From Benjamin Franklin
Passy, Jan. 11. 1782
Your Excellency will see by the within1 the Situation I am in, and will thence judge how far it may be proper for you to accept farther Drafts on Mr Laurens, with any Expectation of my enabling you to pay them, when I have not only no Promise of more Money, but an absolute Promise that I shall have no more. I shall use my Endeavours however, but am not sure of Succeeding, as we seem to have done what I long fear’d we should do, tir’d out our Friends by our endless Demands to pay Drafts unexpected and boundless. With the Million mentioned I can continue paying to the End of February, and then, if I get no more, must shut up Shop. I have the honour to be, with great Respect, Sir, Your Excellency’s most obedient and most humble Servant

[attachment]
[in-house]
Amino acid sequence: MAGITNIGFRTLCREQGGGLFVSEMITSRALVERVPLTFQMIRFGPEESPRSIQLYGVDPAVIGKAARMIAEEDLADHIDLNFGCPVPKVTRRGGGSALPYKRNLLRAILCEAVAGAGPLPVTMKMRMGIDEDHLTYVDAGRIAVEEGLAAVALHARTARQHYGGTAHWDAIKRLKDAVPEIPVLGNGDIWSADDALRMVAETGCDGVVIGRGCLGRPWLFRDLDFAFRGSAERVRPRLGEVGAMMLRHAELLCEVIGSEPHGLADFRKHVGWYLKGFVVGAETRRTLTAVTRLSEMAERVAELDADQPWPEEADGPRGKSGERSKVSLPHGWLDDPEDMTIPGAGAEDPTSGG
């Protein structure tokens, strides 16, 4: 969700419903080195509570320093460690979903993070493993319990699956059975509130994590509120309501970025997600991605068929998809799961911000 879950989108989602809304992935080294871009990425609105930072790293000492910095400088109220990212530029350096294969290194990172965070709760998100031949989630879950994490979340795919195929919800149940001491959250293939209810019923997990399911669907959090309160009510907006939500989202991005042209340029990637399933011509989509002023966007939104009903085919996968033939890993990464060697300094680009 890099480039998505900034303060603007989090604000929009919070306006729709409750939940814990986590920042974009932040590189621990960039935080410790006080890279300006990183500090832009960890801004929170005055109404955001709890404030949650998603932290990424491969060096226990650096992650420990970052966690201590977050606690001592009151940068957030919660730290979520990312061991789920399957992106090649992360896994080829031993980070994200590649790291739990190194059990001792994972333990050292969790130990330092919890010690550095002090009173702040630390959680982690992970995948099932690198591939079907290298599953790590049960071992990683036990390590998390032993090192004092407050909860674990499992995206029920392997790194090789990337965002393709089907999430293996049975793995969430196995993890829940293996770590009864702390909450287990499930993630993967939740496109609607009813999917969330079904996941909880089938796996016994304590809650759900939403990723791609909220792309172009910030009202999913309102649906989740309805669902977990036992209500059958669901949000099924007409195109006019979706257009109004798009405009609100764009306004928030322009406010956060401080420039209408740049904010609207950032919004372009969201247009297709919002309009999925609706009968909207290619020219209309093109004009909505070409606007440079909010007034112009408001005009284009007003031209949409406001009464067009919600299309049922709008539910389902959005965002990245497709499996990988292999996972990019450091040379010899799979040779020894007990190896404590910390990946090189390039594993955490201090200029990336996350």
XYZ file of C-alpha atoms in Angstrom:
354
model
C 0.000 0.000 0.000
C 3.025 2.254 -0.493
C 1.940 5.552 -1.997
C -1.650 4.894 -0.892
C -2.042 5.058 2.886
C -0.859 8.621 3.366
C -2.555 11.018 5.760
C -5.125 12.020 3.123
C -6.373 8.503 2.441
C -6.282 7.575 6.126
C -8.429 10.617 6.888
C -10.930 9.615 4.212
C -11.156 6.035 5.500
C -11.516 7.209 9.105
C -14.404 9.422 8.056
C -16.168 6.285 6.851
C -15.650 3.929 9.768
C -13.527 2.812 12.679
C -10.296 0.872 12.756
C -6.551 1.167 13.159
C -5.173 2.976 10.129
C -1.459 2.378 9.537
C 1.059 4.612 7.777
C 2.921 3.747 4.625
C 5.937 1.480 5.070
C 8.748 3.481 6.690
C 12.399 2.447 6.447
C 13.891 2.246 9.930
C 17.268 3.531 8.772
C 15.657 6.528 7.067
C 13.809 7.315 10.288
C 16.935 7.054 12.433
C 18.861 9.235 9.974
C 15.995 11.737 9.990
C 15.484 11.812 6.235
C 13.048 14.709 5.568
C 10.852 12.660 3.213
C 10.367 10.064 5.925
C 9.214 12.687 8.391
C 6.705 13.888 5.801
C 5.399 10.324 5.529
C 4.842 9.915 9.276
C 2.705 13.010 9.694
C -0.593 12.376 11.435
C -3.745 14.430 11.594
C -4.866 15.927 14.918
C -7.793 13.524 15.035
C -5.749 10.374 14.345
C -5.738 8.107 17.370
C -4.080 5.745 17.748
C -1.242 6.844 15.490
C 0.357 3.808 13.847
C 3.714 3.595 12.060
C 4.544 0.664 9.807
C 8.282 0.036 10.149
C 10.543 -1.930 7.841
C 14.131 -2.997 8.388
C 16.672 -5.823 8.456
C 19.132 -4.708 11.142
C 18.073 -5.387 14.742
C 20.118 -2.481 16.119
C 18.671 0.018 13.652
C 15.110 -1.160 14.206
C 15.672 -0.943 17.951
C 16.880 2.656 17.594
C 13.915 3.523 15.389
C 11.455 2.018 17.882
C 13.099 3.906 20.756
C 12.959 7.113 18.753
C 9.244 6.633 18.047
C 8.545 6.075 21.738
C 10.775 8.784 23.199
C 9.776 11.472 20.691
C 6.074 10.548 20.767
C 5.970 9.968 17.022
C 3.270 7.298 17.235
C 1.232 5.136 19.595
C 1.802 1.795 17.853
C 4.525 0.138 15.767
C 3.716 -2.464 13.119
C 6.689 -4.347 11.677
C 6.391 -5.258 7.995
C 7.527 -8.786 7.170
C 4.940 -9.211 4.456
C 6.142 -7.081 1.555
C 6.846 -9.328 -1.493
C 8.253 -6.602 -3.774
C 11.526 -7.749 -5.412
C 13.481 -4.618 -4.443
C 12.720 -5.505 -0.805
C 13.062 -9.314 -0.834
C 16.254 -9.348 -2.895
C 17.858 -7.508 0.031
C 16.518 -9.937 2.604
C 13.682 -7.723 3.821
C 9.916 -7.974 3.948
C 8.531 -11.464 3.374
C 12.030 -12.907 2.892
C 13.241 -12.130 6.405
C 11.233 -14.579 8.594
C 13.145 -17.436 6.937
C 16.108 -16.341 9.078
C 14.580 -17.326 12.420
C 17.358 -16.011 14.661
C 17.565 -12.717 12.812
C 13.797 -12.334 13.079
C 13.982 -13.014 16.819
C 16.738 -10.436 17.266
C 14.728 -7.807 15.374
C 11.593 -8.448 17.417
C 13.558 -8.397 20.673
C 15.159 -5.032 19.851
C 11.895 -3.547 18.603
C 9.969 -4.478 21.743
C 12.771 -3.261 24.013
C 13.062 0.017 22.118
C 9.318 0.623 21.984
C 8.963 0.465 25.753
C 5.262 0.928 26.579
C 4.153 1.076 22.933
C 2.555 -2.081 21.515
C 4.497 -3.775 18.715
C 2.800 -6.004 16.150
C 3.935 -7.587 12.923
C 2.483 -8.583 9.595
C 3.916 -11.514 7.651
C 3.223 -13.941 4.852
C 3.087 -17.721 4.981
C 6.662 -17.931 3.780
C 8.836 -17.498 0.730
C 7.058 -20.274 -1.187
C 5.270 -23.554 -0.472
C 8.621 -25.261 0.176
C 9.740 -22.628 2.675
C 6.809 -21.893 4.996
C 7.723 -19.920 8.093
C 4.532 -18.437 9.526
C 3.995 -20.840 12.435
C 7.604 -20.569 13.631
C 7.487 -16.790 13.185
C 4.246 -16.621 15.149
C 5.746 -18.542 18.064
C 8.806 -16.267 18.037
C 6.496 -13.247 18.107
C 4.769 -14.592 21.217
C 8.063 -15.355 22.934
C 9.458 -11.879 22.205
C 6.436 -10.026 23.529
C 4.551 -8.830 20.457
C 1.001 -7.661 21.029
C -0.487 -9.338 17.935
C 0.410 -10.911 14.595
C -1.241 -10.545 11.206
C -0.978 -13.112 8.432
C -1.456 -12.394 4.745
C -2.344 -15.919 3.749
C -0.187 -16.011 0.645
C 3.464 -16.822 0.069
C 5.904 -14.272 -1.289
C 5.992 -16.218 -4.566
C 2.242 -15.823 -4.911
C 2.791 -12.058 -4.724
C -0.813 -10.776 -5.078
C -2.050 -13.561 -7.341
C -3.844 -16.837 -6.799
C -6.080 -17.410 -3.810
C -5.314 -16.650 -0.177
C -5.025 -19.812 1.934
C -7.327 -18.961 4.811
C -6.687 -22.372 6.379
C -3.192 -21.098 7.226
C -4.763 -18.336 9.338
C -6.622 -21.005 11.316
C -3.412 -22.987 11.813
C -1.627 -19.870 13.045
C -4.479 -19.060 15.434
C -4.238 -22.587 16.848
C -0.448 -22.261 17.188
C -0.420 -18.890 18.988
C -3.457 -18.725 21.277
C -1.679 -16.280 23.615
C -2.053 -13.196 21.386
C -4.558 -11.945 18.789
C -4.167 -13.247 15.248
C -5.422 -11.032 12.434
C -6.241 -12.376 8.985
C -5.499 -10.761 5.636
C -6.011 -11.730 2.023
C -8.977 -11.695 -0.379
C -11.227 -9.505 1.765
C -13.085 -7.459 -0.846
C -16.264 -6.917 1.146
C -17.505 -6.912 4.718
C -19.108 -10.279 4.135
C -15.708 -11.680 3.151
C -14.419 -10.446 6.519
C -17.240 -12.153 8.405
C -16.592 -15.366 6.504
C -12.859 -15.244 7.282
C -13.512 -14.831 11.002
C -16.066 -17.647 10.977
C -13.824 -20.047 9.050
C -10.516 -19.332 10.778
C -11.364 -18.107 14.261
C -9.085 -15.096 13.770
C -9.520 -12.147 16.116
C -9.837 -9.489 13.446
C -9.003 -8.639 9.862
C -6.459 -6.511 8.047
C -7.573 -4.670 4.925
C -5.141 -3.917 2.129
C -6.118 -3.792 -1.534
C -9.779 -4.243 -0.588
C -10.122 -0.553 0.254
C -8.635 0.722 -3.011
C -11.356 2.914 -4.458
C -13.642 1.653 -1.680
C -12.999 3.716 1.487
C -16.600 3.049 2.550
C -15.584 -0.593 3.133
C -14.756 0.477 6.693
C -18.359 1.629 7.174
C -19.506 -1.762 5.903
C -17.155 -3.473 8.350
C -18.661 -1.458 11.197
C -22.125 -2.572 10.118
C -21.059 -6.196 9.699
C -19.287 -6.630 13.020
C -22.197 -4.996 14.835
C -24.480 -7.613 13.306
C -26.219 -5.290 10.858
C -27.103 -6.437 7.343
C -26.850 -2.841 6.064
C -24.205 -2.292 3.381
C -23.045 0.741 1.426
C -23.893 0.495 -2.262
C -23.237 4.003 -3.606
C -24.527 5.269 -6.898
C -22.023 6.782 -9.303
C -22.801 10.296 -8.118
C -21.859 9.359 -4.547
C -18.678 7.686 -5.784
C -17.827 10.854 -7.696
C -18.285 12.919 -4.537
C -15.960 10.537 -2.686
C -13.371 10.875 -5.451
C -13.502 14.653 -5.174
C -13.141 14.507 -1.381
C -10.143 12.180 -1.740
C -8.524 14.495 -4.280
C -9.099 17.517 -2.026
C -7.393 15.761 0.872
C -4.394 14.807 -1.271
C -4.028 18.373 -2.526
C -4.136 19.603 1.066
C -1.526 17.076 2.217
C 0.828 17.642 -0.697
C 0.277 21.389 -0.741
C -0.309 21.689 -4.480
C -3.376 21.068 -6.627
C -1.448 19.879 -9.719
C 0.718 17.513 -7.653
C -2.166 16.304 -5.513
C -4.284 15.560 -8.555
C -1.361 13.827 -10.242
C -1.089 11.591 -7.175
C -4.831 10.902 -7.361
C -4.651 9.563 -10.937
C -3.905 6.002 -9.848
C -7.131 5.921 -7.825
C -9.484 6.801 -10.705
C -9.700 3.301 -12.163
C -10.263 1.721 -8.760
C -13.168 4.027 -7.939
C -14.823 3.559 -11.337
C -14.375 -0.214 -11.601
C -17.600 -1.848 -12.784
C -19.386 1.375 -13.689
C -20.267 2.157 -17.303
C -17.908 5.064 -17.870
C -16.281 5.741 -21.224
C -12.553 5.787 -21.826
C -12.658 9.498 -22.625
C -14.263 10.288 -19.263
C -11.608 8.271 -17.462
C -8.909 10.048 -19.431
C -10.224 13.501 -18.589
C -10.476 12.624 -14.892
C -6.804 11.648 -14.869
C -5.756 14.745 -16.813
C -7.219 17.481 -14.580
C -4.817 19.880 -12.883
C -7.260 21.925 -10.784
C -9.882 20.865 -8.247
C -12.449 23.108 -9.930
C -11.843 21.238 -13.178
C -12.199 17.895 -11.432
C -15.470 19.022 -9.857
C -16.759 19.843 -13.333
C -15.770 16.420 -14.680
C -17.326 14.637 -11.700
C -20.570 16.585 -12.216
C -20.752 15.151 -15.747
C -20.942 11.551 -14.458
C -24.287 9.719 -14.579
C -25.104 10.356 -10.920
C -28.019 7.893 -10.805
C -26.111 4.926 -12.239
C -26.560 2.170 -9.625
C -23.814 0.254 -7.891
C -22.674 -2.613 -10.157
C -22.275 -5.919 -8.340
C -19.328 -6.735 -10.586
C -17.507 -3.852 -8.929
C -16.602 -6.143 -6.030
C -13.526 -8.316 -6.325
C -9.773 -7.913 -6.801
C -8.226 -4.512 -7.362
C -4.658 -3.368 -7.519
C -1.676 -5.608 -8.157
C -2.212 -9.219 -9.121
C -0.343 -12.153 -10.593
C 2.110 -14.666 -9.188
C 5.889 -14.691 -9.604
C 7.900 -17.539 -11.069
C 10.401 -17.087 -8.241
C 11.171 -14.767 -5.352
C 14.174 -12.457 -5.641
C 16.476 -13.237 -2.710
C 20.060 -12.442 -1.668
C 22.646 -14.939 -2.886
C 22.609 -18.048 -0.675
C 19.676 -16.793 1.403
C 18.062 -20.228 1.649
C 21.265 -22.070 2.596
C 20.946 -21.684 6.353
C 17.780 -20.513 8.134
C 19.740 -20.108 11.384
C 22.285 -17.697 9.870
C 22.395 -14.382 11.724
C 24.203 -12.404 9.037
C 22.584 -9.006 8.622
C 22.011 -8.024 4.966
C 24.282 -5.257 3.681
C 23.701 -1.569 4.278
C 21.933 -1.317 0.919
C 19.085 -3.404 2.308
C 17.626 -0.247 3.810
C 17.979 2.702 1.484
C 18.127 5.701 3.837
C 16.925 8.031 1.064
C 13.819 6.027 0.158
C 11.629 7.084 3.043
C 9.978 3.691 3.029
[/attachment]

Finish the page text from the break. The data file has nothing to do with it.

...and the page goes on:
RC and enclosure (Adams Papers); endorsed: “Dr Franklin 11. Jan. 1782 ansd 26.—inclosed is a Letter from M. Le Cte. De Vergennes.”
1. Vergennes to Franklin, 31 Dec. 1781 (Franklin, Papers description begins The Papers of Benjamin Franklin, ed. Leonard W. Labaree, William B. Willcox (from vol. 15), Claude A. Lopez (vol. 27), Barbara B. Oberg (from vol. 28), Ellen R. Cohn (from vol. 36), and others, New Haven, 1959– . description ends , 36:347). Vergennes agreed to supply Franklin with one million livres, but refused further assistance, stating that any additional funds would have to come from the Dutch loan guaranteed by France.